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EVERETT – Two years after the start of the pandemic, frontline healthcare workers are exhausting themselves and have reached a breaking point, say leaders of the unions representing them. They want lawmakers to impose minimum staffing standards in 2022.

“It’s not viable to work like this,” said Maria Goodall, vascular ultrasound technician at Providence Regional Medical Center Everett. “It’s something you expect to do from time to time, but it shouldn’t become a daily expectation. ”

Staff shortages create dangerous conditions for patients and workers, they say. There is also a need for better enforcement of existing break laws and more investment in workforce development, they say.

Three unions that collectively represent 71,000 healthcare workers have launched a campaign to pressure the state legislature to act on these issues in the next session. Service Employees International Union Healthcare 1199NW, Washington State Nurses Association, and United Food and Commercial Workers 21 are drafting legislation to address the concerns.

“I know nurses who go 12 hours without going to the bathroom because it’s very busy,” said Jane Hopkins, RN at Harborview Medical Center and executive vice president of SEIU Healthcare 1199NW. “Do you want someone to take care of you, knowing full well that they’re a little distracted because they haven’t peed?” “

One of the goals is to develop a standard for the number of patients per nurse. California was the first state to require minimum nurse-to-patient ratios in hospitals. Hopkins said such a law was necessary in Washington.

Providence Northwest chief executive Darren Redick said in a statement that Providence has hired as many new caregivers as possible over the past year to fill the vacancies.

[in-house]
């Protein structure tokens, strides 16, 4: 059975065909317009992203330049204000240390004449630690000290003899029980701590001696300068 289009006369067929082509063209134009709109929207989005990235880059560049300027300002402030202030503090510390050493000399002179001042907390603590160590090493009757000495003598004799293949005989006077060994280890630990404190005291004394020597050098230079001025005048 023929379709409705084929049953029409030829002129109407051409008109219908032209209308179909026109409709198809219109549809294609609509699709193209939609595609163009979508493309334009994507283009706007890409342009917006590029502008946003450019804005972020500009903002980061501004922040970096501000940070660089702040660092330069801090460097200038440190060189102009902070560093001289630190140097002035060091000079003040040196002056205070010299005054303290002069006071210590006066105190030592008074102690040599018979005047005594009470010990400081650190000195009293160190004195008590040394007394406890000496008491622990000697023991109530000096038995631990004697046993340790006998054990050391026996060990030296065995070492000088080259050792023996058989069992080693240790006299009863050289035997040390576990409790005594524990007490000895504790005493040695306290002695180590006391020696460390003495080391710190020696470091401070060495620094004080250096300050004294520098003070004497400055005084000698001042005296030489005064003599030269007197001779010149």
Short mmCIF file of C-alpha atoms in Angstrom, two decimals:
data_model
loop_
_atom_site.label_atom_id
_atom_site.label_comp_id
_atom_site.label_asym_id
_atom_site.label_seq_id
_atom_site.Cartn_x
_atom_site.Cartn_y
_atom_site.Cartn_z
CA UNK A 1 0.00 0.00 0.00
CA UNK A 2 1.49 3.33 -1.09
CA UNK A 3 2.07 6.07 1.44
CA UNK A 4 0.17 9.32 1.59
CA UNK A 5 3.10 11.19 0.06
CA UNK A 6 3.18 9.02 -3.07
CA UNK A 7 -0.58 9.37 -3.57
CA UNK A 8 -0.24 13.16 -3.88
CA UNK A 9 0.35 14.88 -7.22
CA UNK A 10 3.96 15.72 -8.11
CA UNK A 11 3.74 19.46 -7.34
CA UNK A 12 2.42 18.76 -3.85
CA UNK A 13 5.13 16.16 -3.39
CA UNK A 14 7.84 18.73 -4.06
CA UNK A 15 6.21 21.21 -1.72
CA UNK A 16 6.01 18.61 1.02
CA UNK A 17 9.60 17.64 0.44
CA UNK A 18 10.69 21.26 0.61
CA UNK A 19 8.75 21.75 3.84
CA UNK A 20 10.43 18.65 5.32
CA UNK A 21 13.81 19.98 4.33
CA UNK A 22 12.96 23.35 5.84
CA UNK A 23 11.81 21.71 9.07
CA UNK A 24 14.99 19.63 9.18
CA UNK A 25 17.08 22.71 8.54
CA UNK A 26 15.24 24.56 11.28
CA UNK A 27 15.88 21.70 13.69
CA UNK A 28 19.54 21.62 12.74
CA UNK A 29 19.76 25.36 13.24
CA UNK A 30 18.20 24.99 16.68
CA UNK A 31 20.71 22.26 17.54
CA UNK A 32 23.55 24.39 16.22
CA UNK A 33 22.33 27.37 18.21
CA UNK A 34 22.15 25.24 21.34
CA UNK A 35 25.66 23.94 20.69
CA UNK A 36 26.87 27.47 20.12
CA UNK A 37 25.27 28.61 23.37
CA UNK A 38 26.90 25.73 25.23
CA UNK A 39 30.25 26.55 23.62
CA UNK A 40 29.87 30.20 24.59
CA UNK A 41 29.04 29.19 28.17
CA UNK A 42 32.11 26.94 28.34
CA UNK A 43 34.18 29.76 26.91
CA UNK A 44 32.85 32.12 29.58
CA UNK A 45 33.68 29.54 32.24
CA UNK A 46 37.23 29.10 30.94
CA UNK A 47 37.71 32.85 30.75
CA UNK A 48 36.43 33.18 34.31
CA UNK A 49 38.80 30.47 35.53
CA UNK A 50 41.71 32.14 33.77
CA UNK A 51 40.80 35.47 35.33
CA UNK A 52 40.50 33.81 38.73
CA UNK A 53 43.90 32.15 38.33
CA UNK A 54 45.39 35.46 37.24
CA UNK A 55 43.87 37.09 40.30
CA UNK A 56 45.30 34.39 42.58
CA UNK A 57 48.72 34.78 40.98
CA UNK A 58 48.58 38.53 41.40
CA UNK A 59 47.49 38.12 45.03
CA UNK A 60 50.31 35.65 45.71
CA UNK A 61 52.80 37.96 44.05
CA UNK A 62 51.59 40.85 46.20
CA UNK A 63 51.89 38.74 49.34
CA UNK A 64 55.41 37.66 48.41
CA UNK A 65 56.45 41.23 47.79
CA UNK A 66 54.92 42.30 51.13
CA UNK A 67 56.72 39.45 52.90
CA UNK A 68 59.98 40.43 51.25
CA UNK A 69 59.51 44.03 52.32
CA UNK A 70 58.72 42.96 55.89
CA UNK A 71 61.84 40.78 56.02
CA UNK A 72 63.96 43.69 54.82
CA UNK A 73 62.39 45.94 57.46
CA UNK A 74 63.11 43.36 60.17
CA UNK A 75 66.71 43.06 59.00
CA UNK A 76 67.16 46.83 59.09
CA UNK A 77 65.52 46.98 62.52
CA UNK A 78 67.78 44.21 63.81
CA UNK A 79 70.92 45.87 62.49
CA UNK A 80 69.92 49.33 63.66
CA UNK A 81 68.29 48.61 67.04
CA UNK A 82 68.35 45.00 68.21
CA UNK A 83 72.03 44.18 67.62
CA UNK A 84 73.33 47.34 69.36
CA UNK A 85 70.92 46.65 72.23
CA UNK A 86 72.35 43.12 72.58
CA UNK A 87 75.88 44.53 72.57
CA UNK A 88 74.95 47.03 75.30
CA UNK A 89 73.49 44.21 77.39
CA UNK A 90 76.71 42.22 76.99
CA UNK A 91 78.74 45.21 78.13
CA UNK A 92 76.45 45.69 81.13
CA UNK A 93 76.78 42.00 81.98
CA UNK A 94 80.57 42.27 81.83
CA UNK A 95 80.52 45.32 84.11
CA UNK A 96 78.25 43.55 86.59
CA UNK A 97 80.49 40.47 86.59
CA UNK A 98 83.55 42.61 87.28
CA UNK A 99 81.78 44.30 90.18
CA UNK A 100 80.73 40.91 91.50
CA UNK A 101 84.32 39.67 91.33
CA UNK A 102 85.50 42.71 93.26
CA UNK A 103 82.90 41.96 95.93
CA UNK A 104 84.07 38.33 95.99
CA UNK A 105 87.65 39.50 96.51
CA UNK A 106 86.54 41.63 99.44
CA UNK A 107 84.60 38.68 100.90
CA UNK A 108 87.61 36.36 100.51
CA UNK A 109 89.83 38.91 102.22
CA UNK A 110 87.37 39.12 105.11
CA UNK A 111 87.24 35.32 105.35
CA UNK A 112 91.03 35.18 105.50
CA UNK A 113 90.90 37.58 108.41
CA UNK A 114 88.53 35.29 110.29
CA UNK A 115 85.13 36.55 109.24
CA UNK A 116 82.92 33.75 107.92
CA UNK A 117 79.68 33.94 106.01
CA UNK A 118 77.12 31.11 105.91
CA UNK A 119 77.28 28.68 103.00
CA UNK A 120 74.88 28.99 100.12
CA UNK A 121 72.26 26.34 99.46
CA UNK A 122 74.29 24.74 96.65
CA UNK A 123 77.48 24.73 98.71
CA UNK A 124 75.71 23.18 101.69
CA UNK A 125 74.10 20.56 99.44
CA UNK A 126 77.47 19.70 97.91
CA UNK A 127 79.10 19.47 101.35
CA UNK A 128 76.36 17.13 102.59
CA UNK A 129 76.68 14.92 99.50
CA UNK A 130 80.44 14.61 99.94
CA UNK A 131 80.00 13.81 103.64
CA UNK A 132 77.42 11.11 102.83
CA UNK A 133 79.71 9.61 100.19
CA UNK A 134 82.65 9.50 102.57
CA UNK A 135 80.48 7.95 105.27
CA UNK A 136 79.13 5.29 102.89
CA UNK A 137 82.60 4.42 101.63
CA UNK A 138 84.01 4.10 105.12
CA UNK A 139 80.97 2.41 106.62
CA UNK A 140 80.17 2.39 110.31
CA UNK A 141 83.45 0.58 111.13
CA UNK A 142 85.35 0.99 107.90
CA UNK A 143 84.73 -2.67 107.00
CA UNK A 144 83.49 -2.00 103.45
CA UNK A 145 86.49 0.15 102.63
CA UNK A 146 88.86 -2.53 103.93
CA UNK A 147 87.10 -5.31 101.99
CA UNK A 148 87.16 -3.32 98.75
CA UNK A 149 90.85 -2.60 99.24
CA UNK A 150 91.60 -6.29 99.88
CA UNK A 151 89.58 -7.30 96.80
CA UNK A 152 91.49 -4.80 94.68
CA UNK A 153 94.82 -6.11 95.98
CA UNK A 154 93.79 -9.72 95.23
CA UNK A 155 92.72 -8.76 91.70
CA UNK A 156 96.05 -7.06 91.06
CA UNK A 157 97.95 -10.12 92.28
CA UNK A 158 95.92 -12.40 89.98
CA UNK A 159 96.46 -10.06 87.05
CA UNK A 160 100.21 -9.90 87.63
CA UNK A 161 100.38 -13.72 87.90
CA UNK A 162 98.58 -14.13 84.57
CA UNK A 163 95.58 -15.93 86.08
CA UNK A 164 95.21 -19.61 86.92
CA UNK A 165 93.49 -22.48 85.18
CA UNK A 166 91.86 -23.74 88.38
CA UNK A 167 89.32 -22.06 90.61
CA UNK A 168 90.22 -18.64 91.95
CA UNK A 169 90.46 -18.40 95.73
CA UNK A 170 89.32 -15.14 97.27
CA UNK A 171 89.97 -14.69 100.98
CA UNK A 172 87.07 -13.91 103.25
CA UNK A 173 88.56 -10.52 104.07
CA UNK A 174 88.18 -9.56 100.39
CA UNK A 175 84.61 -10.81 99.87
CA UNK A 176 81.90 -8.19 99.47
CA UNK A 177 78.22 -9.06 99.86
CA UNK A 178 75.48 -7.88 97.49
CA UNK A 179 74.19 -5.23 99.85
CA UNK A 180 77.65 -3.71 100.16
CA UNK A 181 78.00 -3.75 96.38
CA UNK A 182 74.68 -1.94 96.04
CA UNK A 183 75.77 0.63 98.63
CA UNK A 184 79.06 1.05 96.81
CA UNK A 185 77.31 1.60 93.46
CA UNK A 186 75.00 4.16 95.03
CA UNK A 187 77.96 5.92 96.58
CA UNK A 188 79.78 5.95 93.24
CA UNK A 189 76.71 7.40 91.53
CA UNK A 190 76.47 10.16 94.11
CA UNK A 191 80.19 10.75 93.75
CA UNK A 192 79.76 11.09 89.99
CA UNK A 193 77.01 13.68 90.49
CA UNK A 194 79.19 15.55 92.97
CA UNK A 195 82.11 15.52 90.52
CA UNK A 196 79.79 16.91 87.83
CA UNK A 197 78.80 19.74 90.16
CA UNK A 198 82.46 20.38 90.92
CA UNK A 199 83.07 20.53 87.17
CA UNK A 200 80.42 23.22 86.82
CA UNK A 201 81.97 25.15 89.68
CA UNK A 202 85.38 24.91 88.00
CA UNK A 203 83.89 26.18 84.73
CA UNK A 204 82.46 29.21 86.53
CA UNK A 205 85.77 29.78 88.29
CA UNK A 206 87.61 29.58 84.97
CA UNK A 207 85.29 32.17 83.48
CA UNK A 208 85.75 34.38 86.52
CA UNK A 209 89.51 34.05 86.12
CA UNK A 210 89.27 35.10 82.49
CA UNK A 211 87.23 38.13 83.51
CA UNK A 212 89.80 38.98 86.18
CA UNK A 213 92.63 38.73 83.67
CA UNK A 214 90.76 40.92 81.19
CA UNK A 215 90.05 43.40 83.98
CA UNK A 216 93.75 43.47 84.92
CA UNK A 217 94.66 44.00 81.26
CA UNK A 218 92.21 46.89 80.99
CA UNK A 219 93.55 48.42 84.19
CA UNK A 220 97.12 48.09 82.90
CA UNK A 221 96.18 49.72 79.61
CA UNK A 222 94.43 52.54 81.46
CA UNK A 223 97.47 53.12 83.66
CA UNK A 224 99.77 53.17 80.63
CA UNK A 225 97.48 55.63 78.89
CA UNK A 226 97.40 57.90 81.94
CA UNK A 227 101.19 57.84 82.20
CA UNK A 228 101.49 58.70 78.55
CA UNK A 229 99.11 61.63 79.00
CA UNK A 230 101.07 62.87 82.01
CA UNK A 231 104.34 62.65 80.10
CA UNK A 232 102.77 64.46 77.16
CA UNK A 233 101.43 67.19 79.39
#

“We appreciate and share the concerns of unions about health worker shortages,” Redick said. “Staffing is a big issue that affects us not only locally, but also in hospitals across the country. Providence is committed to ensuring that we have enough staff to continue providing the services our communities need and expect. ”

UFCW 21, which represents healthcare workers in Providence, struck a deal with the hospital in July. Registered nurses received a bonus of $ 1,500 in September and a bonus of $ 2,000 in December, according to the union’s website.

Compass Health, a nonprofit community behavioral health agency, recently increased the salaries of its frontline clinical staff. Posts have benefited from an increase of 5 to 30%.

“Compass Health has proposed to increase the salaries of our clinical staff because we want to attract high performing and dedicated behavioral health professionals,” CEO Tom Sebastian said in a statement. “It is also important that compensation reflects the sophistication and quality of care provided by our team, as well as the value they bring to our community by serving our most vulnerable population.

Katie Hayes: [email protected]; Twitter: @misskatiehayes.

Katie Hayes is a member of the Report for America corps and writes on issues affecting the working class for the Daily Herald.